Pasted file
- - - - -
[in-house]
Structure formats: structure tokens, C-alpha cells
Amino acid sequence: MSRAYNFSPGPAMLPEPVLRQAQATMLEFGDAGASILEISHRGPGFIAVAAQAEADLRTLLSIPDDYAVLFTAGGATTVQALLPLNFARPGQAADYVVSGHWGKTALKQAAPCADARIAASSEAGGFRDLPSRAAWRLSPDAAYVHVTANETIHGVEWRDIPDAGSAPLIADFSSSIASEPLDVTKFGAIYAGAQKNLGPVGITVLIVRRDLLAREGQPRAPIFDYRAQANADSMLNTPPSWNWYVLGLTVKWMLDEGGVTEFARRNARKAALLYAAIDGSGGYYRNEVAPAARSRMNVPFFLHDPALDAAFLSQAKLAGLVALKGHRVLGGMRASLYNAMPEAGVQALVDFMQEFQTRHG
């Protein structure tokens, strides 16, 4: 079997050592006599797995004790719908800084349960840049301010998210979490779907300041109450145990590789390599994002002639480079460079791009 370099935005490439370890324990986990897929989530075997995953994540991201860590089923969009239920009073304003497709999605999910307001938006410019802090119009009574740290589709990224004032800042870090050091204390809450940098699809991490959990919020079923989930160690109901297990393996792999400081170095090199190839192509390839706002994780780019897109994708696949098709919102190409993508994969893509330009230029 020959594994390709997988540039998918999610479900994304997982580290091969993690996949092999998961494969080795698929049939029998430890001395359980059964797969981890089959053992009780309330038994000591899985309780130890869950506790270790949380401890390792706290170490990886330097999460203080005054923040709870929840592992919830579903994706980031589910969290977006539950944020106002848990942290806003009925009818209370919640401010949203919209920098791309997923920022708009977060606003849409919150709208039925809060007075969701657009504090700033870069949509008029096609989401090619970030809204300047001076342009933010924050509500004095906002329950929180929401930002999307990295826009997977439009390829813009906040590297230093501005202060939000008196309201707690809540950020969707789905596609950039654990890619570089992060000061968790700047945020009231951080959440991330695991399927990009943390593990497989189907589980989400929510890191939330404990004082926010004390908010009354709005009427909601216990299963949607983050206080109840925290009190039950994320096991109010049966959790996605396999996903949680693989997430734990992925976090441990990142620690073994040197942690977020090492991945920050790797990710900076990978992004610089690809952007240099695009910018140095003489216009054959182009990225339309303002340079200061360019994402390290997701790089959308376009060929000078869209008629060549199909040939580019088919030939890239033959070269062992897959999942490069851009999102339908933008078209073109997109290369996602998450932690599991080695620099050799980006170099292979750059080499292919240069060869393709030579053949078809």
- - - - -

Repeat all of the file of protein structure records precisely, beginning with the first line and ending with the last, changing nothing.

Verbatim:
[in-house]
Structure formats: structure tokens, C-alpha cells
Amino acid sequence: MSRAYNFSPGPAMLPEPVLRQAQATMLEFGDAGASILEISHRGPGFIAVAAQAEADLRTLLSIPDDYAVLFTAGGATTVQALLPLNFARPGQAADYVVSGHWGKTALKQAAPCADARIAASSEAGGFRDLPSRAAWRLSPDAAYVHVTANETIHGVEWRDIPDAGSAPLIADFSSSIASEPLDVTKFGAIYAGAQKNLGPVGITVLIVRRDLLAREGQPRAPIFDYRAQANADSMLNTPPSWNWYVLGLTVKWMLDEGGVTEFARRNARKAALLYAAIDGSGGYYRNEVAPAARSRMNVPFFLHDPALDAAFLSQAKLAGLVALKGHRVLGGMRASLYNAMPEAGVQALVDFMQEFQTRHG
């Protein structure tokens, strides 16, 4: 079997050592006599797995004790719908800084349960840049301010998210979490779907300041109450145990590789390599994002002639480079460079791009 370099935005490439370890324990986990897929989530075997995953994540991201860590089923969009239920009073304003497709999605999910307001938006410019802090119009009574740290589709990224004032800042870090050091204390809450940098699809991490959990919020079923989930160690109901297990393996792999400081170095090199190839192509390839706002994780780019897109994708696949098709919102190409993508994969893509330009230029 020959594994390709997988540039998918999610479900994304997982580290091969993690996949092999998961494969080795698929049939029998430890001395359980059964797969981890089959053992009780309330038994000591899985309780130890869950506790270790949380401890390792706290170490990886330097999460203080005054923040709870929840592992919830579903994706980031589910969290977006539950944020106002848990942290806003009925009818209370919640401010949203919209920098791309997923920022708009977060606003849409919150709208039925809060007075969701657009504090700033870069949509008029096609989401090619970030809204300047001076342009933010924050509500004095906002329950929180929401930002999307990295826009997977439009390829813009906040590297230093501005202060939000008196309201707690809540950020969707789905596609950039654990890619570089992060000061968790700047945020009231951080959440991330695991399927990009943390593990497989189907589980989400929510890191939330404990004082926010004390908010009354709005009427909601216990299963949607983050206080109840925290009190039950994320096991109010049966959790996605396999996903949680693989997430734990992925976090441990990142620690073994040197942690977020090492991945920050790797990710900076990978992004610089690809952007240099695009910018140095003489216009054959182009990225339309303002340079200061360019994402390290997701790089959308376009060929000078869209008629060549199909040939580019088919030939890239033959070269062992897959999942490069851009999102339908933008078209073109997109290369996602998450932690599991080695620099050799980006170099292979750059080499292919240069060869393709030579053949078809």